Those two paragraphs, I realize, may sound contradictory. If fantasy sports sites are essentially just stats services, how can MLB shut them down for publishing the same thing that appears free of charge in every newspaper in the nation? It seems a sensible enough question on the face of it, but then, these are the intellectual property wars, where common sense is generally the first casualty.

The whole kerfuffle began last month when the players union cut a deal with MLB Advanced Media (MLBAM), the same folks who brought you the revolutionary service that lets you watch any team's game on your computer except the ones you actually want to see (I probably watched more games pitched last year by my fantasy starters Roy Oswalt and Odalis Perez than I did by anyone on my hometown Yankees). In exchange for a payment of $50 million over five years, the MLBPA transferred selected rights to player names and images to MLBAM, which would use them in cutting deals with companies seeking to put out fantasy games (the union retained licensing rights for other products).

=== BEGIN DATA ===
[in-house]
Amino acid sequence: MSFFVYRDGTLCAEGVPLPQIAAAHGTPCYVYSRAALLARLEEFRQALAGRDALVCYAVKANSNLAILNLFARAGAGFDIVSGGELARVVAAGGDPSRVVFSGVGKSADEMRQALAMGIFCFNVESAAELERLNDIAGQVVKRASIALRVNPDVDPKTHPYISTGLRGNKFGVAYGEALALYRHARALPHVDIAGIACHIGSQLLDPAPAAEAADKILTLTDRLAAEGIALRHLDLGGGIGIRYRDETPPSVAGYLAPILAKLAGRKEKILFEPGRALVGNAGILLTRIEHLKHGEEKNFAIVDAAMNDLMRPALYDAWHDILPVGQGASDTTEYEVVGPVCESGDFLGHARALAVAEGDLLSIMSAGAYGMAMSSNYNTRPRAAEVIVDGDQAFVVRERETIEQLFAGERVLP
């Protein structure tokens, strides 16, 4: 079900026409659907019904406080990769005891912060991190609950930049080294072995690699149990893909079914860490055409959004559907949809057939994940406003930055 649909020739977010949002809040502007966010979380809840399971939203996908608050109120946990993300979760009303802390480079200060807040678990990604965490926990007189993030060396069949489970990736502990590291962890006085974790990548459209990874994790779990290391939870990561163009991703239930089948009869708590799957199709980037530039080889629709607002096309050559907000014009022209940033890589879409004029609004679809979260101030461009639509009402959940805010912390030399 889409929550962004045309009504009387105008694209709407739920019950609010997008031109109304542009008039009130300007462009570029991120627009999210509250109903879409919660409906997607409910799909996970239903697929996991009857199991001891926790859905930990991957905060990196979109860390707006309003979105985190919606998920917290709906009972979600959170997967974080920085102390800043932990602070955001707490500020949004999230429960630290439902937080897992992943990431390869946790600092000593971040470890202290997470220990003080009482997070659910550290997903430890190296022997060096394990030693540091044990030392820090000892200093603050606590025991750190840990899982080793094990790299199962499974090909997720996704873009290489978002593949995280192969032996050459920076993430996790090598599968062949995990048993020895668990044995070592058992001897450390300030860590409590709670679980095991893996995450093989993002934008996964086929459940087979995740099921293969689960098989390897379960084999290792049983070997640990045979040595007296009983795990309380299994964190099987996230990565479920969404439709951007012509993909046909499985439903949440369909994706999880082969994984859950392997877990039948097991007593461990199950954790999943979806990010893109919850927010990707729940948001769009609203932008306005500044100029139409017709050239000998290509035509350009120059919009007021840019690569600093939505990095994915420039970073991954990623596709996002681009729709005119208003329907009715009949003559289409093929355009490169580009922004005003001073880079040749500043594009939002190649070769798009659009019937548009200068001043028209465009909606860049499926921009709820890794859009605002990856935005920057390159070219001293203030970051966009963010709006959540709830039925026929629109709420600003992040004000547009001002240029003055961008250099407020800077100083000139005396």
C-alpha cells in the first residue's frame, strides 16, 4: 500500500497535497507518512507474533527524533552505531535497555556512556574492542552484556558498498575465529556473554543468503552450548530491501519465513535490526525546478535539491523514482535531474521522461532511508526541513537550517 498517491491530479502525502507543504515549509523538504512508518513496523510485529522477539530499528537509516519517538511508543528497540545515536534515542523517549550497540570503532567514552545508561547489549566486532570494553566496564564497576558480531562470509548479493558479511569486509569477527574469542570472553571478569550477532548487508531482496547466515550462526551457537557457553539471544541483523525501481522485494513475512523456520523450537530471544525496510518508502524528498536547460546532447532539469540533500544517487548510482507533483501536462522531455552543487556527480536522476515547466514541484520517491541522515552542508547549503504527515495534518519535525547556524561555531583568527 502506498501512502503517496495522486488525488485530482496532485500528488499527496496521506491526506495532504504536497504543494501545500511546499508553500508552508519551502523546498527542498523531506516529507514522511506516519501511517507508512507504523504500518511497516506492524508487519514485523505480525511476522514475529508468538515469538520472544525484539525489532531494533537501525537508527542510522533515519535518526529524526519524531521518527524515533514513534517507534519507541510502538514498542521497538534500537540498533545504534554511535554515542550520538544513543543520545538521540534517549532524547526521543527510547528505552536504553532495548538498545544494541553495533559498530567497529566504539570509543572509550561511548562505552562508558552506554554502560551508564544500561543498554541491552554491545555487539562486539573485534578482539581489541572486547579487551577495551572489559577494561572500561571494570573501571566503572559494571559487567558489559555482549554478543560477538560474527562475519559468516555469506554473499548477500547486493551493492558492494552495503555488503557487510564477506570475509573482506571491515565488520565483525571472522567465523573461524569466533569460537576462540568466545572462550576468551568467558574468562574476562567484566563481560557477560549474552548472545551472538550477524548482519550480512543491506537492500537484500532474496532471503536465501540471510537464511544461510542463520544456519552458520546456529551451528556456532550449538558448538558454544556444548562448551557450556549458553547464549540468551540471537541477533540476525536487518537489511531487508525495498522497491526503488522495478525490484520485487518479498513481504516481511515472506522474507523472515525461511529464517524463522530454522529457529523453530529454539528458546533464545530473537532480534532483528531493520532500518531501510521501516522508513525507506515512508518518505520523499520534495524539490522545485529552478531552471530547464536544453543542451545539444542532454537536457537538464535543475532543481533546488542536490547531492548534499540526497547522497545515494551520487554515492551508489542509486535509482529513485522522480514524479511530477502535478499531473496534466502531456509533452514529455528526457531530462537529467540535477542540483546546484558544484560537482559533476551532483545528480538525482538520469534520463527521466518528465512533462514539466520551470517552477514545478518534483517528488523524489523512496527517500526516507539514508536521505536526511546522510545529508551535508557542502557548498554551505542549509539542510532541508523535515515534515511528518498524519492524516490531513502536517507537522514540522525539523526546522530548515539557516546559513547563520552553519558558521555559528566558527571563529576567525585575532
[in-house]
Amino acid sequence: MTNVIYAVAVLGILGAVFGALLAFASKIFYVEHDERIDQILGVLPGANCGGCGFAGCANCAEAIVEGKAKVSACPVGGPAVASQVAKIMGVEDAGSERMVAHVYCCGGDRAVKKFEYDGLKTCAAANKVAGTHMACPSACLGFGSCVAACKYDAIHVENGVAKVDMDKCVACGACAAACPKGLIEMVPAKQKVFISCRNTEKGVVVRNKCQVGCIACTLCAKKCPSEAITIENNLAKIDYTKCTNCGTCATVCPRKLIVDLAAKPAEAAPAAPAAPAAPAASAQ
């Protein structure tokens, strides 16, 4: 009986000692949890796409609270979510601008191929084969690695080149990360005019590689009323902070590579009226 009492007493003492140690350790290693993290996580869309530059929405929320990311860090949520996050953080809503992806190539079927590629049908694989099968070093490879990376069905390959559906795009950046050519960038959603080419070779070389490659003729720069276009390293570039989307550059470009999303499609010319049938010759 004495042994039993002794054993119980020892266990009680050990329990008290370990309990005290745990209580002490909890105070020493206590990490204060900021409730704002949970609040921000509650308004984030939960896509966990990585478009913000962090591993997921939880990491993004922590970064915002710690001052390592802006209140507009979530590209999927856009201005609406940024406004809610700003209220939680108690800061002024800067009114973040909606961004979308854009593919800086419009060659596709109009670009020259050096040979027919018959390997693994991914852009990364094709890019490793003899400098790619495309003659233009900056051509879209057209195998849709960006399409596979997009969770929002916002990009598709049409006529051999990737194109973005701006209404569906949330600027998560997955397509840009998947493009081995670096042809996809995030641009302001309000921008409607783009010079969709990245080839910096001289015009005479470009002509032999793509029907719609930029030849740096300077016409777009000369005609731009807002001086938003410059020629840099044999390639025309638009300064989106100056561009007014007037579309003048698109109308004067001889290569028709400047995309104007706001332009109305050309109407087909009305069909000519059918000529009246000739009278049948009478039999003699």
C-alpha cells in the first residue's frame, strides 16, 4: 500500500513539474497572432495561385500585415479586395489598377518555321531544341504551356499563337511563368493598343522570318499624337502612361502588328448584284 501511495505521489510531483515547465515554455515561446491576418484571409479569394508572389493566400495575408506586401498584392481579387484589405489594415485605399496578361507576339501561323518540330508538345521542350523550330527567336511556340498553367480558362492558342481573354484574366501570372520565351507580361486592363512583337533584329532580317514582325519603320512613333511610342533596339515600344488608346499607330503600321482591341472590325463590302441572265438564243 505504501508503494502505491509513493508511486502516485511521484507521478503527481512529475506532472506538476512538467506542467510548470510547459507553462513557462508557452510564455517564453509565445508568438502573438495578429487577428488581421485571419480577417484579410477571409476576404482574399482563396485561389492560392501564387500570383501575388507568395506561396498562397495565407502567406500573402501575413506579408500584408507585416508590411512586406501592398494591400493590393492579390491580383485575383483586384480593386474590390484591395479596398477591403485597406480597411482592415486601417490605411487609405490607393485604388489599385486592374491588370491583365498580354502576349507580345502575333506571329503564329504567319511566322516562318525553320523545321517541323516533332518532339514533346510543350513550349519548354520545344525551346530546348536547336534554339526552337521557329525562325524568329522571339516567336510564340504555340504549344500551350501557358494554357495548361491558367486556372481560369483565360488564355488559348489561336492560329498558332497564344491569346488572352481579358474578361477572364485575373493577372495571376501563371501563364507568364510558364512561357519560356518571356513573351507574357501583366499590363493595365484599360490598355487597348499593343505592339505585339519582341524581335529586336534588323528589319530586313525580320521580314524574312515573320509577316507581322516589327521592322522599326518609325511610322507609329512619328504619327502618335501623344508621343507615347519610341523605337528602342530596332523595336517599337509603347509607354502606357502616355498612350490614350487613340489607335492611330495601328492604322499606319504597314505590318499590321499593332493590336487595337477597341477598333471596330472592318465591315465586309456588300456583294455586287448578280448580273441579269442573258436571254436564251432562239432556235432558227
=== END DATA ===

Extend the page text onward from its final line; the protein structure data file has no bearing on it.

The consequences first came to public notice when CDM, a longstanding fantasy baseball site--it has run games for the likes of USA Today and The Sporting News, among others--applied for a license, the same as they'd done every year when the MLBPA still ran the show. This time, though, they were rejected.

As CDM Vice President Charlie Wiegert tells it, MLBAM had sent out a request for proposals from all companies that had been licensed in previous years. "On Friday [February] 4th we get an e-mail back from them that they're not going to grant us a license to operate fantasy baseball games this year," said Wiegert. "The only option that they gave us was we could send our customers to them, and if our customers signed up to play their games, they'd give us a 10% royalty."

CDM promptly sued, hiring a lawyer who'd successfully defended a client who'd published his own phone book by copying names and numbers out of a competitor's white pages. Their argument is simple: They're just providing an "accounting function" by supplying stats to fantasy players, more convenient but no different than scouring the news Web sites each night and tallying up player totals by hand.

MLB's licensing arm, though, has been careful never to assert the rights to stats, saying its only concern is with the use of player names. As Wiegert himself admits: "[MLBAM president Bob Bowman] says the stats are in the public domain, he doesn't have a problem with that. It's when you use the player names that he has a problem with, especially for a commercial purpose."